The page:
The next year she cracked sub-three hours for the first time in the marathon and also secured a hat-trick of Manawatu Striders half-marathon titles in a PB of 1:19.
So how does Nicole explain the improvement from 2013-15?
"I train hard but only really stepped up the training last year," says Nicole who runs on average between 100-120 per week and is self-coached. "My body is slowly adapting into that of runner. I had very weak ankles and knees because swimming was a non-weight bearing sport. Previously, I'd often roll my ankle on any uneven ground whereas now that never happens.
"Normally people don't make that switch (from swimming to running) and often swimmers are quite un-coordinated when running. I'm guess I'm lucky."
This year has been her best to date. She trimmed more than two minutes from her marathon best at the Manawatu Striders Marathon in May running 2:47:01 and her performance in Palmerston North encouraged her to raise the bar and take on a fresh challenge.
She was attracted to competing in the Auckland Marathon and it was recommended Nicole apply for an elite start. She was accepted and it set the Manawatu-based athlete on a different path.
"To be honest, I'd never seen myself as an elite athlete before," she says. "Even going down to the registration the day I thought I was going to be sick. I get very nervous before big races. Standing in the elite area before the race, I thought, holly crap, everyone else looks so good."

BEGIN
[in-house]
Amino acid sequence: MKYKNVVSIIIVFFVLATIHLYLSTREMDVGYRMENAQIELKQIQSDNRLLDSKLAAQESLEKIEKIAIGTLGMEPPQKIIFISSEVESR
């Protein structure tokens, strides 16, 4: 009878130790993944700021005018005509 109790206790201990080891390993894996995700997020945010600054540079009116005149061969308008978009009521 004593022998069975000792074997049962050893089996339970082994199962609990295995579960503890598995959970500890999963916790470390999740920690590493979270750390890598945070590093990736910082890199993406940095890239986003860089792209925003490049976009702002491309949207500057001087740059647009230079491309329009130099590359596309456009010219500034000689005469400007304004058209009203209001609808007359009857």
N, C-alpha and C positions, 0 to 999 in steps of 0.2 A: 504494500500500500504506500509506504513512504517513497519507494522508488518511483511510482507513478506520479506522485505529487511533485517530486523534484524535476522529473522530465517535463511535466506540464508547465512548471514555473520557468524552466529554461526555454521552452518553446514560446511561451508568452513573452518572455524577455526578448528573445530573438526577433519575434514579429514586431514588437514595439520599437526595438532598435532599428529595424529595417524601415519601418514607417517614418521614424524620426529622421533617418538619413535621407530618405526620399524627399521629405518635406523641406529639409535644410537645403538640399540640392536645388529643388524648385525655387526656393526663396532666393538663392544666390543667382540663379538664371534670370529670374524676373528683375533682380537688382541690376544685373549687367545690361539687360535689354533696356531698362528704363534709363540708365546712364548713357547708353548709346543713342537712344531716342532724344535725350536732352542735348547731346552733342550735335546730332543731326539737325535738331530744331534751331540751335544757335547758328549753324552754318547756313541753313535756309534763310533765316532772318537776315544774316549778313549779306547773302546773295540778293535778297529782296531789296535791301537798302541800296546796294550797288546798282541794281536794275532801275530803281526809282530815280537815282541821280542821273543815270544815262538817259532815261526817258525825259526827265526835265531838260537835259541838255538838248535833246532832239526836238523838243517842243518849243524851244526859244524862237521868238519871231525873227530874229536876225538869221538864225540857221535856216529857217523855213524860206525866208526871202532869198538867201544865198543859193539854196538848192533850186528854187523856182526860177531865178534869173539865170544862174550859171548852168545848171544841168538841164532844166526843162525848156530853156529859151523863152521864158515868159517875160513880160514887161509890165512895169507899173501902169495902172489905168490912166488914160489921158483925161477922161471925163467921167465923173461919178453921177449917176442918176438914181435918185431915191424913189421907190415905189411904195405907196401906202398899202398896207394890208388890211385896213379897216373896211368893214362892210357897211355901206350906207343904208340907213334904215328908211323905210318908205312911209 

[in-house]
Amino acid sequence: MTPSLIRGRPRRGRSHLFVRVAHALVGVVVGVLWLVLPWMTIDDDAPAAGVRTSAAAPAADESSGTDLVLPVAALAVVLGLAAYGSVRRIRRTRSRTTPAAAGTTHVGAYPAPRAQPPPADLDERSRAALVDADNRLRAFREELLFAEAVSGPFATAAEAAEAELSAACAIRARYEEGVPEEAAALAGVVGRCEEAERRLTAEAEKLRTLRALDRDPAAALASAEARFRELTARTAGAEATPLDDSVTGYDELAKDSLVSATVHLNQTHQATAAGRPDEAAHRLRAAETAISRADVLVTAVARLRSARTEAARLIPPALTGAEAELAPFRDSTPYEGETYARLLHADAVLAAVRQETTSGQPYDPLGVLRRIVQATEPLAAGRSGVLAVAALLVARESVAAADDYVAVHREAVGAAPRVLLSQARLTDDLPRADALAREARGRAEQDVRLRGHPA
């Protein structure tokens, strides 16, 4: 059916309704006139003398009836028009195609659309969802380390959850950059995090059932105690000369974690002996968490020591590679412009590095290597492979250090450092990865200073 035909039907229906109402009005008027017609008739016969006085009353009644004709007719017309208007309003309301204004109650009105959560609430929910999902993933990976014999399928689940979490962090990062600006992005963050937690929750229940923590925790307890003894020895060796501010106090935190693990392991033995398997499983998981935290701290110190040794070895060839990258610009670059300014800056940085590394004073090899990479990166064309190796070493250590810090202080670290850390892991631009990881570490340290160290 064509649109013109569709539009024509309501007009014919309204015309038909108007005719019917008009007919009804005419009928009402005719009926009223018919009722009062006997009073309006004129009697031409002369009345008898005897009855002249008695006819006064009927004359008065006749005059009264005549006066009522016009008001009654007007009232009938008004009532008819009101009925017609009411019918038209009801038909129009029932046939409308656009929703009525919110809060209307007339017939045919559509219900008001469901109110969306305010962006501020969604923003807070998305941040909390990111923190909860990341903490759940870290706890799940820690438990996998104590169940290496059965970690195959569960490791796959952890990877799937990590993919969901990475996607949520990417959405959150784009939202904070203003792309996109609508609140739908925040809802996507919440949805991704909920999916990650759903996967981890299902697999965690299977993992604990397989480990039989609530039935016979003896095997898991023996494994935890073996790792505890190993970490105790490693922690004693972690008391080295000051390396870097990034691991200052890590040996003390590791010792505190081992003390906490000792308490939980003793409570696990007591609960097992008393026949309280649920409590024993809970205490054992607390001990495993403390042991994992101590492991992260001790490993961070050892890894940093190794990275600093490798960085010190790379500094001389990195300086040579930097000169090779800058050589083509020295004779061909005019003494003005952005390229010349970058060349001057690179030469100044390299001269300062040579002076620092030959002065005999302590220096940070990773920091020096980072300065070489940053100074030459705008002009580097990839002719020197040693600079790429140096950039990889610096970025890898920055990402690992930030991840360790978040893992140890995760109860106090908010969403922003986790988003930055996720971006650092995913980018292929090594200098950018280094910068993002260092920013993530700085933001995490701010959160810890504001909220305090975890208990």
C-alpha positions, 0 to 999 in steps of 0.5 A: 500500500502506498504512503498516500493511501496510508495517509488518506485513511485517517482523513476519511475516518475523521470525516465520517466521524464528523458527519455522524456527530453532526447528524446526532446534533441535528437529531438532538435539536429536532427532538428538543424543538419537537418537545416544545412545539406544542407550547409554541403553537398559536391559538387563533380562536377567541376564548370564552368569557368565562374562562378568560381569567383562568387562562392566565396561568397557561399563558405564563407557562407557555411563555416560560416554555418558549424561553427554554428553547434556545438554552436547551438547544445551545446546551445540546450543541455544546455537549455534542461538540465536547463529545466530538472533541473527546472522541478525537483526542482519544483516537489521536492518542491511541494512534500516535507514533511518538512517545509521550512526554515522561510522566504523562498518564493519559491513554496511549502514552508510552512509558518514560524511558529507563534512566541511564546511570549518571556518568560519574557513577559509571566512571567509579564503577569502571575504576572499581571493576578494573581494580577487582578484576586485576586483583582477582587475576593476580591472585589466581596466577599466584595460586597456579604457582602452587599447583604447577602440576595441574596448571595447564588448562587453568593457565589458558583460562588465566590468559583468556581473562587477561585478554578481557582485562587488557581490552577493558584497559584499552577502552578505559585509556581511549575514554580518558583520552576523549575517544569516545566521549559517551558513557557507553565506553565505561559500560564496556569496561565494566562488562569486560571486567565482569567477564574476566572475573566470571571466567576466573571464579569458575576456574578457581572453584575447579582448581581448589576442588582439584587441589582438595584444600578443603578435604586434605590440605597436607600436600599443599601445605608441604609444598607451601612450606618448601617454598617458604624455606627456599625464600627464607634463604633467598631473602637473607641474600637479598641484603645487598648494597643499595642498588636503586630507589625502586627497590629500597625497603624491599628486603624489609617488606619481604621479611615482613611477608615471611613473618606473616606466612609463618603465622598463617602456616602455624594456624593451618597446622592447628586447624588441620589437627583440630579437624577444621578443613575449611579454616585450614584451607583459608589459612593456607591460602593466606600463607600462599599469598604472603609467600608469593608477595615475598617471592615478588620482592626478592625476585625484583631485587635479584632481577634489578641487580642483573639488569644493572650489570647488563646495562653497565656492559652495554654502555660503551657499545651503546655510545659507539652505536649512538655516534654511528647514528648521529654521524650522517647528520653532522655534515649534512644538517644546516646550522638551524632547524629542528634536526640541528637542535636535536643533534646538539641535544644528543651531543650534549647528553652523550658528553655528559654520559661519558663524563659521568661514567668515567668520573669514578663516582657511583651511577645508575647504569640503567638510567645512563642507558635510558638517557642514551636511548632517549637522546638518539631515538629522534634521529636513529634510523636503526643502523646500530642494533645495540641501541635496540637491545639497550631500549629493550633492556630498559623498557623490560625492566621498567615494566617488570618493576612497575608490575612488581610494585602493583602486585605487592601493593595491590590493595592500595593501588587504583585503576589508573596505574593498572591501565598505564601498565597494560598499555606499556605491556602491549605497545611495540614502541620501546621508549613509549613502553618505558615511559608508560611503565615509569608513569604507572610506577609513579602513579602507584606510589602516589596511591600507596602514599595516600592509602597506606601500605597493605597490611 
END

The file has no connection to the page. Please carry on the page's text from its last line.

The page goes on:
Yet fortunately for the rising distance running star as soon as the gun goes the nerves and tension dissipate. In full running mode she is relaxed and calm.
Taking the race by the scruff of the neck from the outset she powered through the first half of the race in 1:19 - coincidentally matching her half-marathon PB - and more than three minutes ahead of her nearest pursuer. However, at 23km a niggly knee injury, which had troubled her for the month leading into the race, resurfaced.
"Every time I twisted my knee it would pop out of place and wrench. It was agony. I was gutted when it happened. For the last 15km I started cramping and I just hoped I could hang on."
Thankfully for Nicole she managed to resist the pressure to win by a little under two minutes in 2:47:43 from the chasing Margie Atthow of Australia. After crossing the line her legs seized up and she collapsed. She was quickly whisked away for medical attention yet within 10 minutes or so Nicole was chatting happily to the media elated with her success.
"I was so thrilled to win the race because just two weeks earlier I didn't know if I would make it (because of the knee injury)," she says. "It was definitely quite surreal. I did not expect it."
Aged just 27 - still young in marathon terms - Nicole would appear to have a bright future. Bolstered by a new level of confidence next season she is considering a crack at the New Zealand Marathon Championships and is optimistic she has scope for further improvement.
"I'm in a good position in that I've had no coaching, no advice or physio or any such input, so I still think I can get better," she says.
Yet for Nicole the greatest thrill is simply to put on her shoes and run.
"I get a rush out of it pushing myself to the limit and working hard," she says. I just love getting up in the morning and going for a run."